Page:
EZRA 10:1-44 | 1 CORINTHIANS 6:1-20 | PSALM 31:9-18 | PROVERBS 21:3
Listen to this post by clicking on arrow below:
Continuing with our story of Ezra, we find in today’s reading, a confession of the people who have strayed from one of the fundamental Mosaic commands that forbade intermarriage among the non-Jews. Upon Ezra’s arrival from exile, and the rebuilding of the Temple, he noted the large numbers of Jewish men who had taken up wives from the areas surrounding Judah.
So great is Ezra’s mourning, that the people realize they must address this problem. It is resolved that the foreign wives and even their children will be sent back from whence they came. As outrageous as this may seem to us, it must have made perfect sense to the Hebrew children in that day where they viewed this is as the only just atonement for their sin.
Turning now to our reading in the book of I Corinthians, Paul continues to give specific advice on practical matters that members of the early church in Corinth are grappling with. Regarding lawsuits and disputes amongst the group, Paul advises that they try to solve these matters among themselves or with the help of an elder in the church, as opposed to going to court. He says, Is it possible that there is nobody among you wise enough to judge a dispute between believers?
Next, Paul goes on to speak his mind on the matter of sexual immorality. The Corinthians must have been quite a wayward bunch with the kind of reports that Paul was getting about them, which is why he writes in such great detail about the ways in which they ought to conduct themselves.
Paul says, 18 Flee from sexual immorality. All other sins a person commits are outside the body, but whoever sins sexually, sins against their own body. 19 Do you not know that your bodies are temples of the Holy Spirit, who is in you, whom you have received from God? You are not your own; 20 you were bought at a price. Therefore honor God with your bodies.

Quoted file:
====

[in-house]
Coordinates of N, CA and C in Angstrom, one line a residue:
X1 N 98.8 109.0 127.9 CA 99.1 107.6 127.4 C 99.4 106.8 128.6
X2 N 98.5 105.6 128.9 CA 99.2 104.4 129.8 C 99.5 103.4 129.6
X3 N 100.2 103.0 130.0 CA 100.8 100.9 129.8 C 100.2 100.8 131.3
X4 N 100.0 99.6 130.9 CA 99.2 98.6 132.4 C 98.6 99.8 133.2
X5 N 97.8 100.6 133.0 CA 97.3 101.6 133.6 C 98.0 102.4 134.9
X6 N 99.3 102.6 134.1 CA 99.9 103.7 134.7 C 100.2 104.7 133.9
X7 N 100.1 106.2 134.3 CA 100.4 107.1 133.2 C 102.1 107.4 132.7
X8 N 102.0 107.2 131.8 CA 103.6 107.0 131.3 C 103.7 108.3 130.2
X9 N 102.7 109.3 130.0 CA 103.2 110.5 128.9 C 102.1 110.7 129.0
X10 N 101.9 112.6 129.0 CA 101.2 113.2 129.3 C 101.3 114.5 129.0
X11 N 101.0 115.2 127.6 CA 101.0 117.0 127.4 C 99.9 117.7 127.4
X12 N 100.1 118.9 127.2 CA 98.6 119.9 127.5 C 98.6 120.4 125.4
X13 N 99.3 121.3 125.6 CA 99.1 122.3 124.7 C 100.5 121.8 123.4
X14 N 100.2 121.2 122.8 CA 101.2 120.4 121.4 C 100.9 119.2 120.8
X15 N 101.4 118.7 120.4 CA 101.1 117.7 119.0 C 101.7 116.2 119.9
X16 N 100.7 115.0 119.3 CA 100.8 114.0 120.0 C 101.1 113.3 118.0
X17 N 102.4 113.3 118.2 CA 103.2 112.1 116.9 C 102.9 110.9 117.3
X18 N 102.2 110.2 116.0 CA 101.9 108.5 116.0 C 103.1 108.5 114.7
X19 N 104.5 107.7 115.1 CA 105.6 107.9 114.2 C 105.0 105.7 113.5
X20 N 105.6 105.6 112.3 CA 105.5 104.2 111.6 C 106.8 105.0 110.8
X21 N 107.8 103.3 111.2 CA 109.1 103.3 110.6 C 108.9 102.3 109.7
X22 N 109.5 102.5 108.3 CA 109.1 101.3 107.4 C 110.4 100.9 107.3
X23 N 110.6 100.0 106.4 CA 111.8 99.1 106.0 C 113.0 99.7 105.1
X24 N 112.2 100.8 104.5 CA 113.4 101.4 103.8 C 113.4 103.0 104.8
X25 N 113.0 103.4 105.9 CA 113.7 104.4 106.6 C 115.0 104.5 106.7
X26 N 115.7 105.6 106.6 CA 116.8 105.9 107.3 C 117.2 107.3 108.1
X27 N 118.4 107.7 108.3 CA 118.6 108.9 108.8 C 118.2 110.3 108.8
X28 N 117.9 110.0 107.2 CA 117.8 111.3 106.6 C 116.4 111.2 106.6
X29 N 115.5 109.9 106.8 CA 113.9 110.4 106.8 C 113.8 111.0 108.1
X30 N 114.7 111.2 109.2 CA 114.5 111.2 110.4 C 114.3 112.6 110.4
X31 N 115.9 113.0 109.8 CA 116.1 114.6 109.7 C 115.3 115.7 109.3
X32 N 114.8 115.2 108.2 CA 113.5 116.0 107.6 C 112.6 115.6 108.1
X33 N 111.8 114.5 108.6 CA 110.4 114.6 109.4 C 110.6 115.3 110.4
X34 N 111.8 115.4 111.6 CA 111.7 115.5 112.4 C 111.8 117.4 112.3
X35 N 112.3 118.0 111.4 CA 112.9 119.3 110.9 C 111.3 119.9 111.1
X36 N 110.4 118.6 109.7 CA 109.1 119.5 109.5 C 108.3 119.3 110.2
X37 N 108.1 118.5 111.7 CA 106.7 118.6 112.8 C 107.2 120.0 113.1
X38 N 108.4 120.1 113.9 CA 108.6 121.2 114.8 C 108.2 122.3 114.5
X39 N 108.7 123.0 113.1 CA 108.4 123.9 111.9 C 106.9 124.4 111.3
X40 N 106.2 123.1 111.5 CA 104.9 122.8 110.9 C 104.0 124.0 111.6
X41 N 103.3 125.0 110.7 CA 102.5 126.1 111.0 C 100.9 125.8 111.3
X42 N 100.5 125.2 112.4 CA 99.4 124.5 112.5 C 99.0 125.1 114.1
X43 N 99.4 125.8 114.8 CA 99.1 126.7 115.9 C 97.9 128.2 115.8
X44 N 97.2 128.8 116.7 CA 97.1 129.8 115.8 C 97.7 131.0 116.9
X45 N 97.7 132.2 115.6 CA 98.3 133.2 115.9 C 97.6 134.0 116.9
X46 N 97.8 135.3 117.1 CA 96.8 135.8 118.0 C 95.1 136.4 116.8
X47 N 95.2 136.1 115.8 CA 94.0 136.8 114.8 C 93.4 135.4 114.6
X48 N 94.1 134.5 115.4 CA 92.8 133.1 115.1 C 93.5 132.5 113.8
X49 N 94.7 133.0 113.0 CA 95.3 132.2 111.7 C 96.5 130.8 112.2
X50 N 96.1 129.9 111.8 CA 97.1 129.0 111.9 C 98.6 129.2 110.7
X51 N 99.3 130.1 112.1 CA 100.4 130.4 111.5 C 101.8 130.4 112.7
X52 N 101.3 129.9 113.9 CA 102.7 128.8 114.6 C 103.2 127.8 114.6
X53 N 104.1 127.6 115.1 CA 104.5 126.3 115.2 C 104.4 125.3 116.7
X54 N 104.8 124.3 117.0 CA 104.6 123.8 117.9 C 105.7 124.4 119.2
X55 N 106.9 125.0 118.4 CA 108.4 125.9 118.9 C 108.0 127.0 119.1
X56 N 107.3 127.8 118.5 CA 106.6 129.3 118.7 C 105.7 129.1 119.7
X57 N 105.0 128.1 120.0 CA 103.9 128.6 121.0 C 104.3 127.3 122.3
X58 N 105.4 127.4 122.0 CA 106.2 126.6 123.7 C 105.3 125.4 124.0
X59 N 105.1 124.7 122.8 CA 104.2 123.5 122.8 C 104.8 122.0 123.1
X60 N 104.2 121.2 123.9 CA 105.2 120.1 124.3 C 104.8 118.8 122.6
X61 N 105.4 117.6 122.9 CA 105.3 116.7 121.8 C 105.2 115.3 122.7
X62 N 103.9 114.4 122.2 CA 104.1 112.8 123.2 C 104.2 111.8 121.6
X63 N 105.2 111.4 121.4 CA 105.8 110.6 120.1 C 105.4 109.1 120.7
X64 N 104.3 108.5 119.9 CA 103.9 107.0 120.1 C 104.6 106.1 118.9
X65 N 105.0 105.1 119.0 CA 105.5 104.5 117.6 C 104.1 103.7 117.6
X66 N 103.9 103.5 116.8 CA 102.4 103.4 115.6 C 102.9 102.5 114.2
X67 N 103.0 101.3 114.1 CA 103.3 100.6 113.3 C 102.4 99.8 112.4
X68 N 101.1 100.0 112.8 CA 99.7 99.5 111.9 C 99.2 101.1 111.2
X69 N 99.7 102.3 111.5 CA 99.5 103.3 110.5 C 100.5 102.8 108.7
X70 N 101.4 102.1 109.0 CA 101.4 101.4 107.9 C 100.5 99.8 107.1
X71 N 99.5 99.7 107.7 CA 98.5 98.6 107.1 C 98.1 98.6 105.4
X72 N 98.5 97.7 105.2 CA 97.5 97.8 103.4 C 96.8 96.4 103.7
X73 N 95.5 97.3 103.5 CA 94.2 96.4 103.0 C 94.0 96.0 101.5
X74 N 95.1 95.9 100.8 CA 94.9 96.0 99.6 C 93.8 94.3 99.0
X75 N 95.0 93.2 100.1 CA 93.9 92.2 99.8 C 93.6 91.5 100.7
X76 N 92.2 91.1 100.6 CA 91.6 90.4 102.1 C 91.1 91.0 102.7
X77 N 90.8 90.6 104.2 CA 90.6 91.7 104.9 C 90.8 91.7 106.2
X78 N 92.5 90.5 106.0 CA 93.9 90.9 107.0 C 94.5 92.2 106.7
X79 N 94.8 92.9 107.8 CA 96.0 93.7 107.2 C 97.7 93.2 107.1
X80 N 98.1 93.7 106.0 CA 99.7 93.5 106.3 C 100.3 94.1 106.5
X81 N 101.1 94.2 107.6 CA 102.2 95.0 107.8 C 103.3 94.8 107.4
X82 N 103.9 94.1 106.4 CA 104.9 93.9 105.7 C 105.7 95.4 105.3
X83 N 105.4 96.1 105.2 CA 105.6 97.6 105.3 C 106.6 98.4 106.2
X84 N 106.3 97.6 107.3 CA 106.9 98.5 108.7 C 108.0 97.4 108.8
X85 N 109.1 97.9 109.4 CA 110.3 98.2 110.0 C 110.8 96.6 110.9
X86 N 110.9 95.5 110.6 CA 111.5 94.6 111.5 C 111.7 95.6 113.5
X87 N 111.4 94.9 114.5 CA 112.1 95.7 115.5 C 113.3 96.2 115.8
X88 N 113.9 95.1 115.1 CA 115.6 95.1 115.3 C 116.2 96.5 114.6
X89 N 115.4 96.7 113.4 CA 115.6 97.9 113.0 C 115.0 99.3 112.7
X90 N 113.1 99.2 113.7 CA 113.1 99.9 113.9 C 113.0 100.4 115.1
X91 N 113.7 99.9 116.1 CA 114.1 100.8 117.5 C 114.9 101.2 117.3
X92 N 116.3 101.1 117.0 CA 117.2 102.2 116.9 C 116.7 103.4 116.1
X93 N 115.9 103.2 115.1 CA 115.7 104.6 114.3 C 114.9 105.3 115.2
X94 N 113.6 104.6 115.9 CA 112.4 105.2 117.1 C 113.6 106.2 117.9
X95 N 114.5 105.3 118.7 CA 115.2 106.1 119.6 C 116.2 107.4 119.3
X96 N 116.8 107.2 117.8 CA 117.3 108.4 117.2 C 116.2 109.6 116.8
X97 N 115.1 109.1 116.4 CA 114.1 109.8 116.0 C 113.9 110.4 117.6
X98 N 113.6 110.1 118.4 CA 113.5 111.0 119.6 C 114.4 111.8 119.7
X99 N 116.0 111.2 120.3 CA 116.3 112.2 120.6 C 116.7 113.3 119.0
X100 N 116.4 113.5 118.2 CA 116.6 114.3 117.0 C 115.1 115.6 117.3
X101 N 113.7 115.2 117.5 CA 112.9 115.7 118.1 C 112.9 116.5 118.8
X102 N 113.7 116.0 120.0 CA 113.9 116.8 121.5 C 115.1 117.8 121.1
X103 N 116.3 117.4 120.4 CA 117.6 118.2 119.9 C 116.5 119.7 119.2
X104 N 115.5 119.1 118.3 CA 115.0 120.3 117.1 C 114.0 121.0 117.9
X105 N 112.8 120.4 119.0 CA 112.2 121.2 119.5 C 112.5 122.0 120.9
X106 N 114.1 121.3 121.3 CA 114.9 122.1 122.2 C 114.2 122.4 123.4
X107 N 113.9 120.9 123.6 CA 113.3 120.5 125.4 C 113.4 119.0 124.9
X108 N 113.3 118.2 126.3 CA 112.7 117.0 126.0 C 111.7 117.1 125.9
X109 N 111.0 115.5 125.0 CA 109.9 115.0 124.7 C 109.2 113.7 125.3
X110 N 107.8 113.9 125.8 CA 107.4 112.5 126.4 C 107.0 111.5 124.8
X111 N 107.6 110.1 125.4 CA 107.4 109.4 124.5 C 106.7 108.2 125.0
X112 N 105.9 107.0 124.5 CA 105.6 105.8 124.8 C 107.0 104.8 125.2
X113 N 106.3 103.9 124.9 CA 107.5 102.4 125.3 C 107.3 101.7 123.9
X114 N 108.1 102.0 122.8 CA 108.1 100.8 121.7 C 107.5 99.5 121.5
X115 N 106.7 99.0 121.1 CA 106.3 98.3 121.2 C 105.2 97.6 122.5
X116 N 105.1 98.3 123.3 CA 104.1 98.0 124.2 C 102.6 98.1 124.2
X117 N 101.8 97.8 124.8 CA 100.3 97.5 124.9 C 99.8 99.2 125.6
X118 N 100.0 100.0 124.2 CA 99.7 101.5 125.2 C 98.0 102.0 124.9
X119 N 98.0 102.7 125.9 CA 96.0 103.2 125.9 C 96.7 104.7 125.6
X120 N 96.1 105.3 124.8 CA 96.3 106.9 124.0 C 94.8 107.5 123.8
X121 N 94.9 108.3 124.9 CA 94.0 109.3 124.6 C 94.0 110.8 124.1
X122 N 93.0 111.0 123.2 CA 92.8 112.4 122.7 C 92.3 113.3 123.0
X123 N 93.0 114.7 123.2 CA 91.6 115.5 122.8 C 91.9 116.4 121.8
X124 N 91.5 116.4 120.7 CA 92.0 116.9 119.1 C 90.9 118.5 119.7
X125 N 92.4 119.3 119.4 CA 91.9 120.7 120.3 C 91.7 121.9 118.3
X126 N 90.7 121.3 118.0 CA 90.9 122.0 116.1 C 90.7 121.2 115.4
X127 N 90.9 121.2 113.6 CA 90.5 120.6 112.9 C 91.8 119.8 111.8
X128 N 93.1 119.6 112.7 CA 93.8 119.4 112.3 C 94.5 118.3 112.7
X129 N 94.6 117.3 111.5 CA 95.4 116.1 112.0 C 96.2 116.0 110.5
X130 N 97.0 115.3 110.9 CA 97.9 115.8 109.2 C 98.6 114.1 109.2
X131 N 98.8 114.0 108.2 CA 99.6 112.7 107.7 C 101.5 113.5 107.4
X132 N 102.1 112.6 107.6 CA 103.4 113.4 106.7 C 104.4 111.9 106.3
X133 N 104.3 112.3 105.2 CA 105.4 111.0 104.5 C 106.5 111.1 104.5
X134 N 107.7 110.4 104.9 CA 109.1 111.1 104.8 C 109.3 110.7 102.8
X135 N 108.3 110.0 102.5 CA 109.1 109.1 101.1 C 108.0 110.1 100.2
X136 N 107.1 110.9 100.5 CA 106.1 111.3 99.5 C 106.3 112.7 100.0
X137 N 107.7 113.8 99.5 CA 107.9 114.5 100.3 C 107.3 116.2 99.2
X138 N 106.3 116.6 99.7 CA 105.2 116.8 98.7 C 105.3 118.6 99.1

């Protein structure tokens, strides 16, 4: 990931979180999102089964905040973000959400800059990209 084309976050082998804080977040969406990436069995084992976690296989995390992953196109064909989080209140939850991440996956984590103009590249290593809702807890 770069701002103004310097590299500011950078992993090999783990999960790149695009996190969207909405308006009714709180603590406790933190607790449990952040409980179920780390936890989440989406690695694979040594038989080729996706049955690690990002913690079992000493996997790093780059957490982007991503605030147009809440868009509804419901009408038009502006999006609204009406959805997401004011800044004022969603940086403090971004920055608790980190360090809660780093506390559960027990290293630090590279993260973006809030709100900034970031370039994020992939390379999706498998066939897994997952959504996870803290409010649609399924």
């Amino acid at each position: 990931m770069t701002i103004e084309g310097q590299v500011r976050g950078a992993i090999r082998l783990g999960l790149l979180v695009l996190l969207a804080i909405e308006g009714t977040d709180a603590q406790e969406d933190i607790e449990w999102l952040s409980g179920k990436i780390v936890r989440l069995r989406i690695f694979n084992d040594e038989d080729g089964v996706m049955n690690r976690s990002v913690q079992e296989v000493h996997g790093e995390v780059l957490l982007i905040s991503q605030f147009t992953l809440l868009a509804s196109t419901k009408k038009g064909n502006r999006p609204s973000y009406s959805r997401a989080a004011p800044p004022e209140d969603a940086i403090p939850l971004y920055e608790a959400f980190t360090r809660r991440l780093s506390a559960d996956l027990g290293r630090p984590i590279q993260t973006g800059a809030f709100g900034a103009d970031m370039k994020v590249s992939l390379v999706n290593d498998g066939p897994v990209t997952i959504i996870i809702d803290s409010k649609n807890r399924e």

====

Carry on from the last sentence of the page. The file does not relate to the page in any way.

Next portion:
Turning now to our psalm for the day, we find David, the psalmist, pouring his heart and soul before God, beseeching God’s mercies. Who among us, like David, has not wanted to cry out these very words at some time or another:
12 I am forgotten as though I were dead;
I have become like broken pottery.
13 For I hear many whispering,
“Terror on every side!”
They conspire against me
and plot to take my life. 14 But I trust in you, LORD;
I say, “You are my God.”
15 My times are in your hands;
deliver me from the hands of my enemies,
from those who pursue me.
16 Let your face shine on your servant;
save me in your unfailing love.
17 Let me not be put to shame, LORD,
for I have cried out to you.
Finally, one verse from the book of Proverbs, penned by Solomon, the wise king of Israel, who reminds us of a great truth:
3 To do what is right and just
is more acceptable to the LORD than sacrifice.
May God bless the reading and reflection of His Word.